Note: This is an Abuse Tracker excerpt. Click the title to view the full text of the original article. If the original article is no longer available, see our News Archive.

Catholic Diocese of SLC opposes clergy abuse reporting bill, sponsor says pushback makes her determined to pass it

SALT LAKE CITY
Fox 13 TV

January 14, 2020

The Catholic Diocese of Salt Lake City is opposing a bill that requires clergy to report disclosures of abuse to law enforcement to investigate.

In an editorial being published Wednesday in the Diocesan newspaper Intermountain Catholic and shared with FOX 13, the faith outlines its objections with House Bill 90.

“The motivation for the bill is understandable, to uncover and stop the abuse of children, but HB 90 will not have this intended effect,” the Diocese wrote in the op-ed.

The Diocese said in the editorial the confession is central to the practice of the Catholic faith going back millennia, giving members the opportunity to reveal their conscience to God.

Note: This is an Abuse Tracker excerpt. Click the title to view the full text of the original article. If the original article is no longer available, see our News Archive.

Cardinal denies he manipulated retired pope on celibacy book

VATICAN CITY
Associated Press

January 14, 2020

By Nicole Winfield

The Vatican cardinal who co-authored a bombshell book with Emeritus Pope Benedict XVI reaffirming priestly celibacy on Tuesday strongly denied he manipulated the retired pope into publishing.

Guinean Cardinal Robert Sarah, who heads the Vatican’s liturgy office, spoke out after news reports quoting “sources close to Benedict” claimed the retired pope never saw or approved the finished product.

Sarah reproduced letters from Benedict making clear the 92-year-old pope had written the text and approved of publishing it as a book. “These defamations are of exceptional gravity,” Sarah tweeted.

The controversy underscores the conservative-progressive battle lines that have deepened in the Catholic Church following Benedict’s 2013 decision to retire, and his successor Pope Francis’ more reform-minded papacy.

Note: This is an Abuse Tracker excerpt. Click the title to view the full text of the original article. If the original article is no longer available, see our News Archive.

Benedikt XVI.: Ich bin nicht Co-Autor des Buches von Sarah

[Benedict XVI .: I am not co-author of Sarah’s book]

VATICAN CITY
KathPress.at

January 14, 2020

Privatsekretär Gänswein: Emeritierter Papst war nicht über tatsächliche Form und Aufmachung von Buch über Priestertum und Zölibat informiert – Name und Bild Benedikts XVI. soll von Buchcover entfernt werden – Beitrag des emeritierten Papstes im Hauptteil des Buches allerdings “100 Prozent Benedikt”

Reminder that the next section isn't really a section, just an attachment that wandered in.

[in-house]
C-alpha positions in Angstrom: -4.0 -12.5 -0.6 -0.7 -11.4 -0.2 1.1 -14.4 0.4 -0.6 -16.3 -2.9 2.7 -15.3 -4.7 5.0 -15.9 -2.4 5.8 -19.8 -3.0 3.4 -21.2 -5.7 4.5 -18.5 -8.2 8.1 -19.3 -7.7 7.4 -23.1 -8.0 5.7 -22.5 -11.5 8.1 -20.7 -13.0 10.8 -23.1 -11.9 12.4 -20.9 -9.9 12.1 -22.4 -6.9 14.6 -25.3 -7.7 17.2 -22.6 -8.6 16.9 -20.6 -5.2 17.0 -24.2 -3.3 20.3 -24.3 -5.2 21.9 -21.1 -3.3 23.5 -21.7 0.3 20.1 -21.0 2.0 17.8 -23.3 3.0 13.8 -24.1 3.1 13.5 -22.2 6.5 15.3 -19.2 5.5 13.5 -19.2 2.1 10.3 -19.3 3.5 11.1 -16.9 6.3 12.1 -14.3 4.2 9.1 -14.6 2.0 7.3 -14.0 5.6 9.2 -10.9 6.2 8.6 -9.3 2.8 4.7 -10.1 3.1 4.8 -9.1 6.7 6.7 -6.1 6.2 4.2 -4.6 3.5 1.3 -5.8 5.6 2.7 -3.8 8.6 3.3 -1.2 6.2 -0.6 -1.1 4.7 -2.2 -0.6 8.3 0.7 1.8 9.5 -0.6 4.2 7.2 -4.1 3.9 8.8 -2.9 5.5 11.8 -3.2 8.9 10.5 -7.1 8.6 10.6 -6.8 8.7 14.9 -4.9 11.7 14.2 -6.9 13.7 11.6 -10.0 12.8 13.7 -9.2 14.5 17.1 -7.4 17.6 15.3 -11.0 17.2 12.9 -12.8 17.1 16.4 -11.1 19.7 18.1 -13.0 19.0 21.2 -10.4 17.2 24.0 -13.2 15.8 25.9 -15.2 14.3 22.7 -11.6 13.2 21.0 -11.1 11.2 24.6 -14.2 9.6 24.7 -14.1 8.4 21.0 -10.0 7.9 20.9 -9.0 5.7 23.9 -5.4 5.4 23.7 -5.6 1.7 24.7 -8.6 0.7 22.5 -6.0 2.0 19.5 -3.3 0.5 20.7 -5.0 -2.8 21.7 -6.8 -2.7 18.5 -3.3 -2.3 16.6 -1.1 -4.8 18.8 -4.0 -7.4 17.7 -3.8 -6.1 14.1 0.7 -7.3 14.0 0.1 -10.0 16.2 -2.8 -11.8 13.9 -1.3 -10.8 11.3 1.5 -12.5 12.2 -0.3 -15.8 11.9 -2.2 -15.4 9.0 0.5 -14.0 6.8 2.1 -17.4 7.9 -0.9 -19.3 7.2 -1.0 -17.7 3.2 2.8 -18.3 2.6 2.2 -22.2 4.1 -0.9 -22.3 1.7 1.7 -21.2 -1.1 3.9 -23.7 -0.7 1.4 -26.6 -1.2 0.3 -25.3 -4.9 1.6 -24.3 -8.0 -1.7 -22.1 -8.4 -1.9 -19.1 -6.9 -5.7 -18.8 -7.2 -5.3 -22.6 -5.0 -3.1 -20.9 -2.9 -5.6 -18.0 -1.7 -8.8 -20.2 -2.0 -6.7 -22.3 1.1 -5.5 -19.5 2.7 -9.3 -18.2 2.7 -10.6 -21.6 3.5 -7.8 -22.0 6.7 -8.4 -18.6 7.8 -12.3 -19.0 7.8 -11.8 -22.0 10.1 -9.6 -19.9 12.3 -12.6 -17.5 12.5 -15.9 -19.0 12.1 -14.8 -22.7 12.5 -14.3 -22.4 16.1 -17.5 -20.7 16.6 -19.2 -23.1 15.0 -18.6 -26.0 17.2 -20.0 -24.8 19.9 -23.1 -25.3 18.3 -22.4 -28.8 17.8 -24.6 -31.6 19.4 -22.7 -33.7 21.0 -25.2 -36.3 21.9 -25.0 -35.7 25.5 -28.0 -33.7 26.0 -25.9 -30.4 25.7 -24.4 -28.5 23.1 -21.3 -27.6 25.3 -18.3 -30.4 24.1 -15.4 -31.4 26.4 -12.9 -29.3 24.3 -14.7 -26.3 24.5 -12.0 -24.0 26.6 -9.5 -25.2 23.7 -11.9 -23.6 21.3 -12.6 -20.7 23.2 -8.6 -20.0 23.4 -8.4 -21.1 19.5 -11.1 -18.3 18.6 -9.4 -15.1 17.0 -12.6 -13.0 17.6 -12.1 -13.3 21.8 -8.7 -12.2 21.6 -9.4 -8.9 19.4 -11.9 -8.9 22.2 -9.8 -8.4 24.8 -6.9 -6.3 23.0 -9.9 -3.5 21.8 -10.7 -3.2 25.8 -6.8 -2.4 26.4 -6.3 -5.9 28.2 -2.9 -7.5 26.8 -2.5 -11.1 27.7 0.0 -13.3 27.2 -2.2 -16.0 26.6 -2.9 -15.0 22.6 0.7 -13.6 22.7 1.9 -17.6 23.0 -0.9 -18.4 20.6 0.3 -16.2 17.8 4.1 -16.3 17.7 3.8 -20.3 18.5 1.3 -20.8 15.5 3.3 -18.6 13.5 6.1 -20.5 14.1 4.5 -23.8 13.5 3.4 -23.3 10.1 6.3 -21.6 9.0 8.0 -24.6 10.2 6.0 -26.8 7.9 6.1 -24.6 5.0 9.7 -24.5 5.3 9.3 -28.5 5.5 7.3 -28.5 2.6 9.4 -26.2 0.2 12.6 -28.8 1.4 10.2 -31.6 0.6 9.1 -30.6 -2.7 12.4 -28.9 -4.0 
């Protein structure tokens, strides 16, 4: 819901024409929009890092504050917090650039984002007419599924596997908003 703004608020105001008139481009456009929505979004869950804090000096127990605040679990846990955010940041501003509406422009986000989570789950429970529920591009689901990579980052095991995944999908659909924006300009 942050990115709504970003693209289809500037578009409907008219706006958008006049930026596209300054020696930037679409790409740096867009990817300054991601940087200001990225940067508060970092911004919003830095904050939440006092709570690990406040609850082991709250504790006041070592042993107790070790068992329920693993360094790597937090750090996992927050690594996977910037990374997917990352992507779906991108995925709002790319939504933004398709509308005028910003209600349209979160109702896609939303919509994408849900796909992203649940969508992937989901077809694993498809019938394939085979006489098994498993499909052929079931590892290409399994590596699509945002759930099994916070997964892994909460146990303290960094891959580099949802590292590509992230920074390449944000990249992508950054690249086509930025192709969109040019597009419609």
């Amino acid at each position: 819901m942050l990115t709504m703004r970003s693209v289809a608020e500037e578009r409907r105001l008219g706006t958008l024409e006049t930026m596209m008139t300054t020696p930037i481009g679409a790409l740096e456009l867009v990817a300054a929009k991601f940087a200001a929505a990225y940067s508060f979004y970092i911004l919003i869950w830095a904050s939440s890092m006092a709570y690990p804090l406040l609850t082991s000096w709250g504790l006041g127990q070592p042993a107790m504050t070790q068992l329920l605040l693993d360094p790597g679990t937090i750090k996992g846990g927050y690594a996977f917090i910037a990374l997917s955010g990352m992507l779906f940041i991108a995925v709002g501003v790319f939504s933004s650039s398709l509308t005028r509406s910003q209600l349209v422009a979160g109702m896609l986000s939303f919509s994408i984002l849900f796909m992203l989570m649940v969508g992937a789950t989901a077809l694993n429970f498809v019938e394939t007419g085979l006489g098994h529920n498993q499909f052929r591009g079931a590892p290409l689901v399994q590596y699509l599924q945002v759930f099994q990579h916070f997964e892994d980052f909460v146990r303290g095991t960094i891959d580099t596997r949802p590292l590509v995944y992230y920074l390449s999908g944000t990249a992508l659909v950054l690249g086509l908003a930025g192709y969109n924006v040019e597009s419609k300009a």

[Private secretary Gänswein: Pope Emeritus was not informed of the actual form and layout of books on priesthood and celibacy – name and image of Benedict XVI. to be removed from book cover – contribution of the emeritus pope in the main part of the book, however, “100 percent Benedict”]

Note: This is an Abuse Tracker excerpt. Click the title to view the full text of the original article. If the original article is no longer available, see our News Archive.

Pope ends a secrecy rule for Catholic sexual abuse cases, but for victims many barriers to justice remain

UNITED STATES
The Conversation

January 13, 2020

By Christine P. Bartholomew, Associate Professor of Law, University at Buffalo, The State University of New York

Pope Francis recently removed one of the barriers facing sex abuse victims looking for justice – the “Rule of Pontifical Secrecy.”

The rule is an obligation under the church’s laws to keep sensitive information regarding the Catholic Church’s governance strictly confidential. This rule allowed church officials to withhold information in sexual abuse cases, even where there was an alleged cover-up or a failure to report allegations. The clergy could claim secrecy even from victims or legal authorities.

Pope Francis stated on Dec. 17, 2019, in a press release “On the Topic of Confidentiality in Legal Proceedings,” that his intention in ending papal secrecy was to increase transparency in child abuse cases.

As a legal scholar, I have extensively analyzed the use of evidence rules that shield confidential communications with clergy. I argue that even with the removal of the papal secrecy rule, transparency might remain illusive for abuse victims.

The Catholic Church has other practices it can rely on to conceal information.

Note: This is an Abuse Tracker excerpt. Click the title to view the full text of the original article. If the original article is no longer available, see our News Archive.

State continues to investigate child sex abuse

TAMPA BAY (FLORIDA)